However, thirdly, this statement unnecessarily centres the concepts of gender dysphoria and medical intervention, as though these are the only experiences of being trans in the world. It is incorrect, disrespectful, and reductionist to regard all trans, non-binary and gender-questioning clients as experiencing gender dysphoria and/or seeking gender-affirming medical intervention. Doing so dismisses the incredible diversity of what it means to be trans, non-binary or gender-expansive, and to experience oneself authentically and euphorically. This statement reads as though it has been written by people who have never worked with trans, non-binary and gender-questioning people. As per point 29 of UKCP’s Code of Ethics and Professional Practice (2019, p.4), we urge you to expand your knowledge of transness, to honour the diverse narratives of trans people, and to make space for other experiences, such as gender euphoria and trans joy.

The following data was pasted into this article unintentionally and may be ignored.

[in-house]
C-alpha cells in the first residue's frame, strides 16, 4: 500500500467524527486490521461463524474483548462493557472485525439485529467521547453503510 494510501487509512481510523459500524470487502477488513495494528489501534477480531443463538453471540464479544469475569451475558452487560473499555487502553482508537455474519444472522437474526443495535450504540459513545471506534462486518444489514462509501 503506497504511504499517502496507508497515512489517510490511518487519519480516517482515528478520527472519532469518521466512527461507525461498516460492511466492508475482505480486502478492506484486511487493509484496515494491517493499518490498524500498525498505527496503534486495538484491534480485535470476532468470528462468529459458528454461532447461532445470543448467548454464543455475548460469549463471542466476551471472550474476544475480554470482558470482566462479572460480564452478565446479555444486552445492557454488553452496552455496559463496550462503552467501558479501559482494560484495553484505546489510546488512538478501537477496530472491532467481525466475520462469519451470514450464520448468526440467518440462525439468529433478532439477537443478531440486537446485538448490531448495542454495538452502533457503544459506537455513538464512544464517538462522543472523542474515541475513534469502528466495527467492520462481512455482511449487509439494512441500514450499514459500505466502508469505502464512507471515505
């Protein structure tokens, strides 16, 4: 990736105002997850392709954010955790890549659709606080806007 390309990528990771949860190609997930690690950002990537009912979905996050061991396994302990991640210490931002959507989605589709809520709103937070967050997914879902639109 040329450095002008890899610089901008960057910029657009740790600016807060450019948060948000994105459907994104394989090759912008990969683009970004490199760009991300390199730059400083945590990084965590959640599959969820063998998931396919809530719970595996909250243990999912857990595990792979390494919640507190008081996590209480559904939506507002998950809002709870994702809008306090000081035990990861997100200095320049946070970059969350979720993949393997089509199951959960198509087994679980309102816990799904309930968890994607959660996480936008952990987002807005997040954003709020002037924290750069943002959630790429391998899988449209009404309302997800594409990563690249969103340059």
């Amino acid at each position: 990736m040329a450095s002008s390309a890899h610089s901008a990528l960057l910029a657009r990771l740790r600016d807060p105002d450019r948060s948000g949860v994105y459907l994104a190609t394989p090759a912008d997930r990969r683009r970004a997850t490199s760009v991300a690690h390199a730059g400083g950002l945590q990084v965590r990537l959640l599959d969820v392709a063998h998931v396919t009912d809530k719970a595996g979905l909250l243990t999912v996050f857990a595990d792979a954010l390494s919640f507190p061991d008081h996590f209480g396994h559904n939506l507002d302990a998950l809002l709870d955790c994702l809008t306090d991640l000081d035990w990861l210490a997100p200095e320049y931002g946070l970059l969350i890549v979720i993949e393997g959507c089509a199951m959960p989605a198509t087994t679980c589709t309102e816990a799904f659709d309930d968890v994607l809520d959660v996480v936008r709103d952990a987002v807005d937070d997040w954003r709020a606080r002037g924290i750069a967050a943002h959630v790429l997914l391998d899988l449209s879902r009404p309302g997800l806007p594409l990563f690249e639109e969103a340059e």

Reductive and pathologising


We find the UKCP Chair’s use of the term ‘gender issues’ in this statement to be reductive. By placing this alongside ‘mental health conditions and emotional issues such as depression, eating disorders and relationship difficulties’, UKCP treats gender diversity as problematic and pathological and ignores the creativity, potentiality and joy that can be found in working with trans, non-binary and gender-questioning clients. The Chair further reduces working with gender to ‘questioning’, which in our experience is only ever part of a vast, kaleidoscopic landscape of what it means to work with gender in therapy. Many trans people in therapy already know what their gender is; it is living in a world which denies their existence and does violence to their bodies which causes them psychological distress and harm. 


We also wish to remind UKCP that trans people may seek therapy for all the reasons anyone seeks therapy and it is important that therapists do not assume clients are only seeking support for gender identity or transition. We work with clients on family issues, sex and relationships, work, bereavement, isolation, anxiety, depression – all the things any client may bring to therapy.